I’ve added a few items to the Bibliography and I’m delighted to see the many directions in which queenship research is headed. I’ve included below the complete citations and a short abstract of the work, but there are some fascinating trends that deserve mention.

It’s long been noted that queenship and kingship scholars haven’t often conversed openly, but in the past few years there have been signs of a vibrant scholarly exchange. Fiona Tolhurst’s new book takes up the charge and uses a feminist analysis to explicitly link queenship to kingship in Anglo-Norman England. In a felicitous turn of phrase, she argues that Geoffrey of Monmouth considers “female kingship” in a positive light and sets the tone for a distinctly English queenship. Women and political power is part and parcel of Tolhurst’s work, and this book brings together a number of thematic threads she has explored elsewhere (see her essay, ‘The Outlandish Lioness: Eleanor of Aquitaine in Literature’, Medieval Feminist Forum 37 (Spring 2004): 9–13).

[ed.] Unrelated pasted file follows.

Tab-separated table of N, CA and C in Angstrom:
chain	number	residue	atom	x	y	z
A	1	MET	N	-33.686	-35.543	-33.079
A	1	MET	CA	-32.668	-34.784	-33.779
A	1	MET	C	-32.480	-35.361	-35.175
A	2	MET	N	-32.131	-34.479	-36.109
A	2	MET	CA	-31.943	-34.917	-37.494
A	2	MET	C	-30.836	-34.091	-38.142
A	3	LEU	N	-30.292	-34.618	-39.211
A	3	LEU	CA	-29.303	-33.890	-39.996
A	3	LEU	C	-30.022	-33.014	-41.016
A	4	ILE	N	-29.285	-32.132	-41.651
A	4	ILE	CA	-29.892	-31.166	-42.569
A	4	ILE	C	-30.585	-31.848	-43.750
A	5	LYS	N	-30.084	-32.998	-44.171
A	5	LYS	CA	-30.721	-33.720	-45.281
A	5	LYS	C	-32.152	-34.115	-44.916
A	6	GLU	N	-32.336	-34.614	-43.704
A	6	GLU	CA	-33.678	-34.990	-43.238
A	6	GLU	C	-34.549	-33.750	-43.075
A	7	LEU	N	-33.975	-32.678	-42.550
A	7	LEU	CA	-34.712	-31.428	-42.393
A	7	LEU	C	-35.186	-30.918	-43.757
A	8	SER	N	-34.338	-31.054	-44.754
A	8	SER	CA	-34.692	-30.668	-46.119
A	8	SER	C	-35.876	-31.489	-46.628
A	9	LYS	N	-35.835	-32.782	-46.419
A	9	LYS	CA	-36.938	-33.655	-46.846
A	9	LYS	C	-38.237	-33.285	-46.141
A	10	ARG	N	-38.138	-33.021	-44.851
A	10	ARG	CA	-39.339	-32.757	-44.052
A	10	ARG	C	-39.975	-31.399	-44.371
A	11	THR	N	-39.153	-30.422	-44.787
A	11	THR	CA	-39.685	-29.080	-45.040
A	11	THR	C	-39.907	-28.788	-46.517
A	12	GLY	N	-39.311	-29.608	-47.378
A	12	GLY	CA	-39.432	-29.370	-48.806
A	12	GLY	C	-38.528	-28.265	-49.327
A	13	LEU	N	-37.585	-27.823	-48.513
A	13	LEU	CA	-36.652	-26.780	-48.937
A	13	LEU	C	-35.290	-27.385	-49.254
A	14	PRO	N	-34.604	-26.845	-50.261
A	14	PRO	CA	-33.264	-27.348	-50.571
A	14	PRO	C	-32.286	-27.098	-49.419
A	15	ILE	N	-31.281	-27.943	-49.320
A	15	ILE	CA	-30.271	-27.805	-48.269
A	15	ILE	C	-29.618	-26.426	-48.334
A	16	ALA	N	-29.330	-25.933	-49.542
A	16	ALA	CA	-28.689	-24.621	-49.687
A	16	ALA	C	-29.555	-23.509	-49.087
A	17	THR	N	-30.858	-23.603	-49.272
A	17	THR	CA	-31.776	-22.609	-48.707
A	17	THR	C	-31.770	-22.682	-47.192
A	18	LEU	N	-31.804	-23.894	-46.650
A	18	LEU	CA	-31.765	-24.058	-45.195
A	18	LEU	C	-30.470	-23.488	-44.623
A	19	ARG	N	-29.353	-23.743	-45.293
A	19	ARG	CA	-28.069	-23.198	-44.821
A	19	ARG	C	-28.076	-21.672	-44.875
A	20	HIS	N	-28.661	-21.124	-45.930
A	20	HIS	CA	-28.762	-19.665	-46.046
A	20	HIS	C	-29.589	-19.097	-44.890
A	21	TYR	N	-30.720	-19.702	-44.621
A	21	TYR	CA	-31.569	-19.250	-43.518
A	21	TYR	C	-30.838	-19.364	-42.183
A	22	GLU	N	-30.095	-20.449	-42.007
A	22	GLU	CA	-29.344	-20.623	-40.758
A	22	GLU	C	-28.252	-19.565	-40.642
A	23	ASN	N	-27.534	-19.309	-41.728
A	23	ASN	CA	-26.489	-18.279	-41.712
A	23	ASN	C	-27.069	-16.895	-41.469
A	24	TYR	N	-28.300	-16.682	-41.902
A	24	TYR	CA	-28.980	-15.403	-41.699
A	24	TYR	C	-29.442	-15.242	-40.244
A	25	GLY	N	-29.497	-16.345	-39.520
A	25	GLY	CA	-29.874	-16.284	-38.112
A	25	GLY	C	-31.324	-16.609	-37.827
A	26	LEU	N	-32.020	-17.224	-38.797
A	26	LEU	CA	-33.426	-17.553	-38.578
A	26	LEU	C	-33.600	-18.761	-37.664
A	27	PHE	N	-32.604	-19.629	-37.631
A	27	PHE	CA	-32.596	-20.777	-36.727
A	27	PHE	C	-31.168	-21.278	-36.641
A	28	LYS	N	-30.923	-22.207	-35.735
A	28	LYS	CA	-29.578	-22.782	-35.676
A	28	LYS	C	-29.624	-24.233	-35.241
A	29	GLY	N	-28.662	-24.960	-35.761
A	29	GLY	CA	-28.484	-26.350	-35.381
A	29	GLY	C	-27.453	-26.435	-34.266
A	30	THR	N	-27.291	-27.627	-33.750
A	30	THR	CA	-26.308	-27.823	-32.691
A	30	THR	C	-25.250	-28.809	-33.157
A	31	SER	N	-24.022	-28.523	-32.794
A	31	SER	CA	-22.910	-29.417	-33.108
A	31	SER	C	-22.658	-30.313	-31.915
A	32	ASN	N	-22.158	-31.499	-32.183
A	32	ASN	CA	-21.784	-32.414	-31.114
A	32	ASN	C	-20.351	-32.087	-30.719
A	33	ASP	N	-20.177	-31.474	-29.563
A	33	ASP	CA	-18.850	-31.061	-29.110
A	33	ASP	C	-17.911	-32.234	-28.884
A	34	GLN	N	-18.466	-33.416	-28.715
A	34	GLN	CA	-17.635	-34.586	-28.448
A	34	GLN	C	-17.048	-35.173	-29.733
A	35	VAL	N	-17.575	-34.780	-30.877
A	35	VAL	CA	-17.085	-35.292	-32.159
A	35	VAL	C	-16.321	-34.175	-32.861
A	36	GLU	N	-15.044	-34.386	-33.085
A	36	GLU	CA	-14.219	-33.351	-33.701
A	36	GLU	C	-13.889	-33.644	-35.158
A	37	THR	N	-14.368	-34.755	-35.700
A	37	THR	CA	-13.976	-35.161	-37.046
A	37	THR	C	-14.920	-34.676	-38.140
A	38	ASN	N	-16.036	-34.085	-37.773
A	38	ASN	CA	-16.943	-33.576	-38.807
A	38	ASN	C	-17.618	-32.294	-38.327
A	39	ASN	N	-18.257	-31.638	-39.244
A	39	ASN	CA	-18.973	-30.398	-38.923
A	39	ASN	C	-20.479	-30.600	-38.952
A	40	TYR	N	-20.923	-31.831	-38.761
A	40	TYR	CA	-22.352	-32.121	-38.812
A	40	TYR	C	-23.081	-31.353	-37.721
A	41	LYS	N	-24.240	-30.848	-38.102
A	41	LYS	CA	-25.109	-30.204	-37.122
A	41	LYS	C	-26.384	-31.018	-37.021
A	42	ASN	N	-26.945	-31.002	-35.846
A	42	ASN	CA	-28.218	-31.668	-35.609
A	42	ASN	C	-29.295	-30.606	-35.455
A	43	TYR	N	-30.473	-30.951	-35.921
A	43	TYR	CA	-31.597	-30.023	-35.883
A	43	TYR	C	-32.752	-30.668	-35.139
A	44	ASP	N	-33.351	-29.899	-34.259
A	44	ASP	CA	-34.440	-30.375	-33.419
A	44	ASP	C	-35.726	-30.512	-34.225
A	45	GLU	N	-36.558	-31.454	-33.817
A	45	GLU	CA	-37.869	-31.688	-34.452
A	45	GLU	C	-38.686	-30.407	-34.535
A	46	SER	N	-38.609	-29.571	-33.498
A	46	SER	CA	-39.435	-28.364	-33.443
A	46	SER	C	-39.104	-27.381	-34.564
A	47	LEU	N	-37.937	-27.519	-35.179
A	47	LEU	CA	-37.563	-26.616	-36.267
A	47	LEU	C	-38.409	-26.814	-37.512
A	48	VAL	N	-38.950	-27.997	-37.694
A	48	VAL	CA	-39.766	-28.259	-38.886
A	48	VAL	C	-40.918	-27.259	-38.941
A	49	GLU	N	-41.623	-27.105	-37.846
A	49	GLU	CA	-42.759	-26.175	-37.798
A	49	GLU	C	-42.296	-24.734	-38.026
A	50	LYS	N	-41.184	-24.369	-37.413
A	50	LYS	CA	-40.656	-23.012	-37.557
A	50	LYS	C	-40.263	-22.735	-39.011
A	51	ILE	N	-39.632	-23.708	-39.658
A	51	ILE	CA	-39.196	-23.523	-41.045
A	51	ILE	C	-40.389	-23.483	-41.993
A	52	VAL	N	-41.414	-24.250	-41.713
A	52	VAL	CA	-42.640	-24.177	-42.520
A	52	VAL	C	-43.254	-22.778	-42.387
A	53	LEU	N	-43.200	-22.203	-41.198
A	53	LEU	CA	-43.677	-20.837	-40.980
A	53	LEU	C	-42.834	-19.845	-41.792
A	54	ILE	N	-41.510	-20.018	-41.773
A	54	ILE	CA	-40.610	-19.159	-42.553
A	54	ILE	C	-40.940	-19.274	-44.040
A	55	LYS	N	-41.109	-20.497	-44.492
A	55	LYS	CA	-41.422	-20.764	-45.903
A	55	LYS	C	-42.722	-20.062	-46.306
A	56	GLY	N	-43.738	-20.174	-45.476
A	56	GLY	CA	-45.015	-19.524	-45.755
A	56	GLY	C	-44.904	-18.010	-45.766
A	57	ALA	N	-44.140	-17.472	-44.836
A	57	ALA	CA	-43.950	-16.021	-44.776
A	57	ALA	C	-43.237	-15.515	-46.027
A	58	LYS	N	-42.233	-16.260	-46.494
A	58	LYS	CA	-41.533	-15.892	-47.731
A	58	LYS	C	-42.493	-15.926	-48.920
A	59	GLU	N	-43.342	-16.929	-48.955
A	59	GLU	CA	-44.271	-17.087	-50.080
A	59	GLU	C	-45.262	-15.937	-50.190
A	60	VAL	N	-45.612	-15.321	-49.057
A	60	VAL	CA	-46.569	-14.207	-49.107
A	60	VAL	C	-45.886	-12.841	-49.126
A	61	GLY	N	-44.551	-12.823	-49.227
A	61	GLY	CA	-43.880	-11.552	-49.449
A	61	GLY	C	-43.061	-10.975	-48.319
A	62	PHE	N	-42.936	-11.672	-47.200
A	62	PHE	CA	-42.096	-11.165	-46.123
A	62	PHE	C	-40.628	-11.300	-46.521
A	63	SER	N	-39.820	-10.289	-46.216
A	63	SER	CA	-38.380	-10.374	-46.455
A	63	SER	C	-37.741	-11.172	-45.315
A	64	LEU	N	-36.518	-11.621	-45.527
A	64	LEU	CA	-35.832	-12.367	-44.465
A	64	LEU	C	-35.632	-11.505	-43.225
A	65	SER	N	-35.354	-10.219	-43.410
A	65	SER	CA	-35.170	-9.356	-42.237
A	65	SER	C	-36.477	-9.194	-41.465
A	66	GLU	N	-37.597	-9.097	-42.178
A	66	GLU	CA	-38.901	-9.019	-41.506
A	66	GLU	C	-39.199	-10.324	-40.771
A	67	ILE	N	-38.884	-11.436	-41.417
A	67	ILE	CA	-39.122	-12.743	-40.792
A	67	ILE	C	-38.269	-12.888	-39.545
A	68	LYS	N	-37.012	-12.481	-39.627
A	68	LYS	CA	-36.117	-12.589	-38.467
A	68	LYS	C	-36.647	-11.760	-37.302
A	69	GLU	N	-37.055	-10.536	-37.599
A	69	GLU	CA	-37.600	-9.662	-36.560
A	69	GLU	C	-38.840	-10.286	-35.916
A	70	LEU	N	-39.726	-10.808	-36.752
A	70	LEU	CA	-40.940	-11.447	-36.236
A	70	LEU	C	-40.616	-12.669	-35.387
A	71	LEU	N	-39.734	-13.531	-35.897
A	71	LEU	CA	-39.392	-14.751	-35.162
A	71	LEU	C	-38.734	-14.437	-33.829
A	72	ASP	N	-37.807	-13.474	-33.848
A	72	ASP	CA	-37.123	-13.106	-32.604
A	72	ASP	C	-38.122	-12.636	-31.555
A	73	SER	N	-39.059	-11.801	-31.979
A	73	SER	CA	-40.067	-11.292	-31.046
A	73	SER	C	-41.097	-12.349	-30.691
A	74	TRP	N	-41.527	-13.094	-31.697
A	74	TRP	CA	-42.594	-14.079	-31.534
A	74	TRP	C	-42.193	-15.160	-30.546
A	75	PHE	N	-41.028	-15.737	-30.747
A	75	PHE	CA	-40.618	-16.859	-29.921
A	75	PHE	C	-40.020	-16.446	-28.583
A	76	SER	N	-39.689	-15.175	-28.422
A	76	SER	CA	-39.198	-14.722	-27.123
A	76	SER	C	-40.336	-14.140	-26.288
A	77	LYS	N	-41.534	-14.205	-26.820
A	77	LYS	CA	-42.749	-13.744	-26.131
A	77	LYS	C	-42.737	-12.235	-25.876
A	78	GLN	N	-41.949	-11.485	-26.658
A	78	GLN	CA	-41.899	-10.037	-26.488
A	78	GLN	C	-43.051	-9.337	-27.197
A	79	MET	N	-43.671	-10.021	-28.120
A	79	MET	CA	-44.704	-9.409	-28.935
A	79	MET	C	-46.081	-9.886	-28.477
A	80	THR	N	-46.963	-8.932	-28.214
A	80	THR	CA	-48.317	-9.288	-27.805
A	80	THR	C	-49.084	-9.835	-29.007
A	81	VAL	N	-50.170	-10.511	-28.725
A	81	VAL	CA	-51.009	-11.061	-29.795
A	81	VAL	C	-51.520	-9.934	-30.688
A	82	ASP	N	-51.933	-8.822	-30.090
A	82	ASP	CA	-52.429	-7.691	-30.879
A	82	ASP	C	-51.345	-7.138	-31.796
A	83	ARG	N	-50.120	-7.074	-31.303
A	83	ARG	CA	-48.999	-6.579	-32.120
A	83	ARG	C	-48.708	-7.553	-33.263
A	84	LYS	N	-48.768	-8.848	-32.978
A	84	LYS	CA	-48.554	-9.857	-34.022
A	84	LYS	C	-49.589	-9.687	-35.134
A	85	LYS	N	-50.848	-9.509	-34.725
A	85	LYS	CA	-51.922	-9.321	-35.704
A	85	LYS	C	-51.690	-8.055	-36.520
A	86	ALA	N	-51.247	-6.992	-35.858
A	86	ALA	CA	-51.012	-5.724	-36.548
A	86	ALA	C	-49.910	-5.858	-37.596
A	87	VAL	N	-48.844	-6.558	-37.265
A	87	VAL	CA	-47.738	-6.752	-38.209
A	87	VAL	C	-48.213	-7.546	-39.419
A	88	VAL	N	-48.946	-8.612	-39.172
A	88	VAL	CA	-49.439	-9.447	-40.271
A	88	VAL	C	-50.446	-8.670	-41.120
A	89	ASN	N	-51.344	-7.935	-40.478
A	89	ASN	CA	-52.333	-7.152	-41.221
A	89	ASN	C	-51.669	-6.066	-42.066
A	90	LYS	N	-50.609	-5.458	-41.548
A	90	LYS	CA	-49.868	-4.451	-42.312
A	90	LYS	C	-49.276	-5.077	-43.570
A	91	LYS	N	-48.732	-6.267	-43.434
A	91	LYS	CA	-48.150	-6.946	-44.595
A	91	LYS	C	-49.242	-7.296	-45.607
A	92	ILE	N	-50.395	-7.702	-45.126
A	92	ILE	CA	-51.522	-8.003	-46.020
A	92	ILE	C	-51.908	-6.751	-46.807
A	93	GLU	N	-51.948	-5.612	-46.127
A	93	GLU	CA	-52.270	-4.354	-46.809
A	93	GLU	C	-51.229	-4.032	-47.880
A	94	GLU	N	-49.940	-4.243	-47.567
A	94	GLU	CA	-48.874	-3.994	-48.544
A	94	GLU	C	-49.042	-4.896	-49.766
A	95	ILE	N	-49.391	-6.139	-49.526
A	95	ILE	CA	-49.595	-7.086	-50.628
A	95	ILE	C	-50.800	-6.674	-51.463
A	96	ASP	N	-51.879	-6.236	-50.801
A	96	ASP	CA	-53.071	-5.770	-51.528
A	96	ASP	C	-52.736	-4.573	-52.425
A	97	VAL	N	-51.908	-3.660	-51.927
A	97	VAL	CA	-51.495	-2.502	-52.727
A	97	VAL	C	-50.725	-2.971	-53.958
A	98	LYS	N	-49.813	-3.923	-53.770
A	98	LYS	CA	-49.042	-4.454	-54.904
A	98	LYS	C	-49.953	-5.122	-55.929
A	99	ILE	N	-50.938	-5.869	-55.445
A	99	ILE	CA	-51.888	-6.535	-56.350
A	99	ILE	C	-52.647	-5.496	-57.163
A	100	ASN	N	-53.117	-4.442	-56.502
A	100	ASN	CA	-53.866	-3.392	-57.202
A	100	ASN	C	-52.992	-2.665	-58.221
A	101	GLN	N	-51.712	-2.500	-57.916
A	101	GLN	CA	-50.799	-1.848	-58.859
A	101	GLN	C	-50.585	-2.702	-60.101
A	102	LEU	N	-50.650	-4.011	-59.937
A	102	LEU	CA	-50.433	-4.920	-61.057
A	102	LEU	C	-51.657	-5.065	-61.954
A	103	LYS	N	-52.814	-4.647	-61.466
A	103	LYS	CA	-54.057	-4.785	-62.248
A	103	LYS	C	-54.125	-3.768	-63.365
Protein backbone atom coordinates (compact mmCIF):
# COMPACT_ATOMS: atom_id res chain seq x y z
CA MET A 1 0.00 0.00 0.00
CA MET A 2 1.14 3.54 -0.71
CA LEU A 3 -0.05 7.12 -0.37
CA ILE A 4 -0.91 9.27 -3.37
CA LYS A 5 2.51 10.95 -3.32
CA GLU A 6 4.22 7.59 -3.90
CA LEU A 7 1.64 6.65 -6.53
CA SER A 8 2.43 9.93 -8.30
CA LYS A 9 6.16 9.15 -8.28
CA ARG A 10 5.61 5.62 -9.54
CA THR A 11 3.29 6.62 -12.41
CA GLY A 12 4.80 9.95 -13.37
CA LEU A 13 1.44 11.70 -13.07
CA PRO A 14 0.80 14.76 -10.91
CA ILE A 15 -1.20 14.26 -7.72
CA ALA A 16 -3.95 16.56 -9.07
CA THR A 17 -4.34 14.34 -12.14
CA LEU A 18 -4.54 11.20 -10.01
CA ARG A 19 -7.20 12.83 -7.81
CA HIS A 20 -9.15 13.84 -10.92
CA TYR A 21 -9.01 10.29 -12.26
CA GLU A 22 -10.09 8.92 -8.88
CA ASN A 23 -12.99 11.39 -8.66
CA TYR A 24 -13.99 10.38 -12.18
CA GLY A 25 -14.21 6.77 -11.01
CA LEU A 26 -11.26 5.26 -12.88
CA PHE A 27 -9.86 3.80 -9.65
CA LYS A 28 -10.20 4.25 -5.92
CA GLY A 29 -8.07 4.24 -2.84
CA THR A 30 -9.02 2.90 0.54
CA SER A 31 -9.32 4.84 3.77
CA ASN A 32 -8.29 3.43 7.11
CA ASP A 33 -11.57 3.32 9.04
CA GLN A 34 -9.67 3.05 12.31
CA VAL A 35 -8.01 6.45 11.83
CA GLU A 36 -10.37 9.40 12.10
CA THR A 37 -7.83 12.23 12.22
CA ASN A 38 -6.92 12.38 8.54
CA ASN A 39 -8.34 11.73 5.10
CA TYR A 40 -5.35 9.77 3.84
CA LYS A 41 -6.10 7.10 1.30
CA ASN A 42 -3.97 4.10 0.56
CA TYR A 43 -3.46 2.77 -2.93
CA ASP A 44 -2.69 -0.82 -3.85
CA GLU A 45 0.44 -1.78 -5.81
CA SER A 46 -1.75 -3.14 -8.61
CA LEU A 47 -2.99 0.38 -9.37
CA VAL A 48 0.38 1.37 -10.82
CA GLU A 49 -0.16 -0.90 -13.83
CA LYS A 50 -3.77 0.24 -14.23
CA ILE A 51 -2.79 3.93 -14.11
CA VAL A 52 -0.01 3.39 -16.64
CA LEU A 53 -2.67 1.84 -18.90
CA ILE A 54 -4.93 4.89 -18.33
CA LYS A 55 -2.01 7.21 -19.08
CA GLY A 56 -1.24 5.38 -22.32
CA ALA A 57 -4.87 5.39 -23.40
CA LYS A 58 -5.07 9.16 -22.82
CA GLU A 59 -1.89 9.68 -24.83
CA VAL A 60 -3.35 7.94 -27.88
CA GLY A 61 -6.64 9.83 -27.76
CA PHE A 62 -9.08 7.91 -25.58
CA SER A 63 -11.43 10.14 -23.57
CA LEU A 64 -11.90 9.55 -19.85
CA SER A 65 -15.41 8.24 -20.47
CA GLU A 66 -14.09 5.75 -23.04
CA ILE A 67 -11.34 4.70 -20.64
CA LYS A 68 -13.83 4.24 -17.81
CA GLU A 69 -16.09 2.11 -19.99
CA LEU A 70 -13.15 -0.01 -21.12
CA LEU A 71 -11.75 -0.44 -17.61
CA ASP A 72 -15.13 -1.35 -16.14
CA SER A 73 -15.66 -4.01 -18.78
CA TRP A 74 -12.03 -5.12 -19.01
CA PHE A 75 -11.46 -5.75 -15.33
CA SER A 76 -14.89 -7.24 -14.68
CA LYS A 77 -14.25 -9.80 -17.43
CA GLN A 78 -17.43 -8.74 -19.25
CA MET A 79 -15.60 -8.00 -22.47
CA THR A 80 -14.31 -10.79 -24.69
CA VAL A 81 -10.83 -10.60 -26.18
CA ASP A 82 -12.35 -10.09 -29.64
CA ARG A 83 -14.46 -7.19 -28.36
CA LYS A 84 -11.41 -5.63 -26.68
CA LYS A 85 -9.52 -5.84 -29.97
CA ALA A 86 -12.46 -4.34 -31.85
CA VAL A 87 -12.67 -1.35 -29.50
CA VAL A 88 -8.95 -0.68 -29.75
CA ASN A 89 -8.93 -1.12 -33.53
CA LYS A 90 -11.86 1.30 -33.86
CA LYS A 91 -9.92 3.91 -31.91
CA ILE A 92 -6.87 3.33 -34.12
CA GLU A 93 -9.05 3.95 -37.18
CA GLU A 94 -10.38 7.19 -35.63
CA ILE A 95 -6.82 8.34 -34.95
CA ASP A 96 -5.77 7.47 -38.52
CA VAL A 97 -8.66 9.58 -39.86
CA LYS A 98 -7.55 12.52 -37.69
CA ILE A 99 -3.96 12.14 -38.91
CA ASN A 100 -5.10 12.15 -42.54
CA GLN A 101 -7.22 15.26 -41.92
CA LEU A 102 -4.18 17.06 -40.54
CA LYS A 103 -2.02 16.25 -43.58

Jennifer Edwards takes a different approach in her study of women and power in the convent. Nuns may not at first glance seem pertinent to queenship. But when one of the nuns was the Frankish queen Radegund, questions of queenship are front and center. Edwards essay is an important study of the wider milieu of publicly held power (see also her dissertation, ‘“The Sweetness of Suffering”: Community, Conflict, and the Cult of Saint Radegund in Medieval Poitiers’, doctoral dissertation (University of Illinois at Urbana-Champaign, 2008). The nuns’ assertion that women could wield power over men is an important piece in the political theory of queenship, and Edward’s essay is a vital contribution to a field that has grown slowly over the past few years.